One of my favorite subjects is today’s featured iArtist forte. Dan’s mastery of color justifies the beauty in nature which is captured in a fantastical and whimsical fashion. Dan is a rising star among iPhoneographers and his vision surpasses the horizon.
Without further ado…
(Mother’s Day of Invention)
Q: Tell me about yourself? Where are you from?
A: I grew up in Toronto – I now live in a little town west of the city with my wife and three little boys. For the past 15 years I have run my own company as an independent producer of documentaries, music specials and nature programming for TV. I don’t have hobbies per se, more a set of rotating obsessions. I’m lucky in the sense that my biggest, longest lasting obsession also happens to be how I make a living.
Q: What does iPhoneography mean to you?
A: iphoneography has really helped my pursuit of personal creativity. For the first time I feel like I’ve been able to capture in a tangible way the fantasy world in my mind’s eye. The colors, the shapes, the light. The iphone has been an important tool me for me and iPhoneography an immensely satisfying artistic outlet. It has also been a catalyst for me to pursue artistic endeavors in other fields and mediums.
(A Slow Fog)
Q: How did you get into iPhoneography?
A: I really just started taking pictures and fussing around with some apps. One day I posted a pic on twitter and noticed all the other people posting too. I learned a lot real quick from looking, thinking, trying, chatting and posting.
Q: Do you have any formal training regarding photography?
A: I have no formal training. Working with video has given me a point of reference for sure. Although I have no formal training for that either. I try to be a quick learner when it comes to my rotating obsessions.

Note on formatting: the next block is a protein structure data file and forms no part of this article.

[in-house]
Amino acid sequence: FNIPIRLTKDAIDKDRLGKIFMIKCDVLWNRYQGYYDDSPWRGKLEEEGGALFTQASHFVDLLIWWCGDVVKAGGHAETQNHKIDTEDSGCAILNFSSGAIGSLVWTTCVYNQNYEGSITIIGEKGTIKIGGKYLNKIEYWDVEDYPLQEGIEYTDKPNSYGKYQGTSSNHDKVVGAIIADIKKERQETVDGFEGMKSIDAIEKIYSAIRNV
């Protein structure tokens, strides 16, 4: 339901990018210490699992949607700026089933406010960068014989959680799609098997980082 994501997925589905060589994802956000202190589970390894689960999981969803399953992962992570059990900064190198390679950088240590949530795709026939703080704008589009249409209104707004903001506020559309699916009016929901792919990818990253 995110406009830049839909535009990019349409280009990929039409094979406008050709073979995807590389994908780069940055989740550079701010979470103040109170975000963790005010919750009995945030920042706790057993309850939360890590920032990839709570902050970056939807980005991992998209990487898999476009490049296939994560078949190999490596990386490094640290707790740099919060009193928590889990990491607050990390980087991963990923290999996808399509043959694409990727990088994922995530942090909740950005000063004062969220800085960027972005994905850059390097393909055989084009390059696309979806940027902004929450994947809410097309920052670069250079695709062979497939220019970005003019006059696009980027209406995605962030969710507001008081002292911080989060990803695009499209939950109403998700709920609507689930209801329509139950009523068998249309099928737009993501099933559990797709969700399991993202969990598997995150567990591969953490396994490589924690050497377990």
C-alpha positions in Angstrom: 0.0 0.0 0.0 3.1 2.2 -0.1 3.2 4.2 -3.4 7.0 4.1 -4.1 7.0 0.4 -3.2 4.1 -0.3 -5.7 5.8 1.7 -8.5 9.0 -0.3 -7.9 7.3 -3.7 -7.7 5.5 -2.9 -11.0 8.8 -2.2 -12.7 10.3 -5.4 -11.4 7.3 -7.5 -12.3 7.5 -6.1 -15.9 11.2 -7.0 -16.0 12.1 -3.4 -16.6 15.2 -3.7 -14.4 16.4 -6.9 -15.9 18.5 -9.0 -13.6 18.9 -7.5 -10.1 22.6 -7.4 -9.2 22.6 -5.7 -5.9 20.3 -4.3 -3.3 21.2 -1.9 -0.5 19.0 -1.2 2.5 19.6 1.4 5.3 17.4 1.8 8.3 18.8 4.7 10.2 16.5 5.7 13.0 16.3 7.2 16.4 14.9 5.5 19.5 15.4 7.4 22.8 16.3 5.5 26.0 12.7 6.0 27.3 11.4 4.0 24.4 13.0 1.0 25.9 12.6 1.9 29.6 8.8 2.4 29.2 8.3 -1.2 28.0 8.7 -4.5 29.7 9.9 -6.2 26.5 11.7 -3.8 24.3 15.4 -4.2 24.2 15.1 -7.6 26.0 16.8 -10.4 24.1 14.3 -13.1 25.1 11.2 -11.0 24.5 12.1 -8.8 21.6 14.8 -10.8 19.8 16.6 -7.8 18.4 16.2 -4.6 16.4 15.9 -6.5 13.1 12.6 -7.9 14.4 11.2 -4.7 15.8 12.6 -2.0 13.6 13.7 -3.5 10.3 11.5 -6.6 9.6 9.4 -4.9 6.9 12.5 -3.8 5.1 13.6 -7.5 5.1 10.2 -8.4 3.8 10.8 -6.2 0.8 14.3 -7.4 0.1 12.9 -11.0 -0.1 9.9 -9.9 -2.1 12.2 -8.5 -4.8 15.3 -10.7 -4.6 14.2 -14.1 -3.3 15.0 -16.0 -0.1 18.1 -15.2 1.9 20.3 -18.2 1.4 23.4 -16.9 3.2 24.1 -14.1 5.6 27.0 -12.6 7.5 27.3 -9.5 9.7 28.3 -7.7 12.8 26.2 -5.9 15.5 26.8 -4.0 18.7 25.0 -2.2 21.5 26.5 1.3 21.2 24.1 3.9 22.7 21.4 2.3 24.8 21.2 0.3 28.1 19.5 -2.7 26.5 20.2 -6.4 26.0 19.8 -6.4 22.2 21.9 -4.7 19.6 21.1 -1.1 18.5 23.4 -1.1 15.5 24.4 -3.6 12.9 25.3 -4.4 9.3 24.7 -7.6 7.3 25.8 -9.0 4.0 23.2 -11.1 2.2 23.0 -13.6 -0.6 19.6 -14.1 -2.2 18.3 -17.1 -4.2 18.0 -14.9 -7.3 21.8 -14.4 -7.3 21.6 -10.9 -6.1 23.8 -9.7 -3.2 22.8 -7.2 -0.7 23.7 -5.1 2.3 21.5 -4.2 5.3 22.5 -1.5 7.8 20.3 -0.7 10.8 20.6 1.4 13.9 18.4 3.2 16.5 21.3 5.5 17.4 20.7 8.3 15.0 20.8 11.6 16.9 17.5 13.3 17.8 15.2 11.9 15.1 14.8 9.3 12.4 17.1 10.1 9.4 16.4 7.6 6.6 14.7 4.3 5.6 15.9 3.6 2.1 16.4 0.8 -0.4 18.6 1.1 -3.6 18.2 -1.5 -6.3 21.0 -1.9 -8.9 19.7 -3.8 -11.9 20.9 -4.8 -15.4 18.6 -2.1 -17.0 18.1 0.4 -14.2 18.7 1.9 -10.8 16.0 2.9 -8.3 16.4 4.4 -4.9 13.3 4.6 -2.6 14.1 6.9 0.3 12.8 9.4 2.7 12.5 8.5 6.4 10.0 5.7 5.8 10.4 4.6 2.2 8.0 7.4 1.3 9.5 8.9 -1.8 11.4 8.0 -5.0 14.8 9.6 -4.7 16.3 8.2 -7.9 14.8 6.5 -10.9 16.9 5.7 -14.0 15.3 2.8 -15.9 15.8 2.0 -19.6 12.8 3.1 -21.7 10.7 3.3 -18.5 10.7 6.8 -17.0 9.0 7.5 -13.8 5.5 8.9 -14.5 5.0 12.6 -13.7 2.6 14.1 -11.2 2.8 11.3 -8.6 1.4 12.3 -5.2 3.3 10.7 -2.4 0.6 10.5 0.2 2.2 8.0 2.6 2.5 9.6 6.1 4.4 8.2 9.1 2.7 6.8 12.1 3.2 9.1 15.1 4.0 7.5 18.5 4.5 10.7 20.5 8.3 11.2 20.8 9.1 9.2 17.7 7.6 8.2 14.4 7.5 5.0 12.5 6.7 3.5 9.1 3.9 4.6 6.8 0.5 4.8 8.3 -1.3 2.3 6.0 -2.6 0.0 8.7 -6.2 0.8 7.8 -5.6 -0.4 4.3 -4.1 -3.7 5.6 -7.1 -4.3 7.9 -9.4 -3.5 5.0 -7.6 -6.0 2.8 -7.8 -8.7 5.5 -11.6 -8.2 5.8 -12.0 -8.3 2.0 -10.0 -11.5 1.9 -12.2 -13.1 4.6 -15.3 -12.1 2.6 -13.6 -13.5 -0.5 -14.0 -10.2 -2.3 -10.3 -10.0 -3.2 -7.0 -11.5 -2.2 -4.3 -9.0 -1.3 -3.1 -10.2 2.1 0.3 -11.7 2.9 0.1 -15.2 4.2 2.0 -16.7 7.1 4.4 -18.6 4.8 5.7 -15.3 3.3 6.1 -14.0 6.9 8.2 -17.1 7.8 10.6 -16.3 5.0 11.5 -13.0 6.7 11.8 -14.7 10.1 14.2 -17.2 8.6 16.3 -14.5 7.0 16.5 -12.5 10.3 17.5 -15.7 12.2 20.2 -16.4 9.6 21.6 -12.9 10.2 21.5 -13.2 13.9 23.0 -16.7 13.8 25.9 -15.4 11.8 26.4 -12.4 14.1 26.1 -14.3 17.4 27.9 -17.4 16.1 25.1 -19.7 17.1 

Q: Can you recall the first iphoto you took that made you go WOW I really got something here!?(be sure to include the photo if you answer this)
A: I was using TiltShiftGen and PhotoFX – and I was blown away at just how much better this very mediocre picture could look with some “apping.” I’m not saying it’s a brilliant picture but you should have seen it before. The ability of the apps to facilitate artistic expression was revealed to me at that moment. With a little work, trial and error, I made a simple picture have a little extra glow. I liked that feeling.
(Mill Pond II)
Q: By the looks of it, it seems as though nature and objects are your main focus in subjects. I’m right in saying this? Whats are some of your favorite subjects to photograph?
A: The reason I left Toronto for a small town close to the countryside is because I’m happiest when I see and feel the land around me. It sounds basic: I’m far less inspired on a daily basis by the city and more inspired by clouds, trees, birds, water, sun, grass, flowers, fields, rocks, animals, views, horizons and hills. That isn’t to say I don’t like cities. Just not everyday. So, yes my photo subjects are representative of what I perceive to be interesting or beautiful. I confess, that in my pictures, I seek beauty more than truth.
Q: What makes your hometown special to capture through your iPhone?
A: The town itself is quiet. I find little to shoot until I drive 5 minutes into the countryside and the hills of the Niagara Escarpment. There I find much of what interests me as a photographer.
(At a Stand-Still)
Q: Who or what are your artistic influences?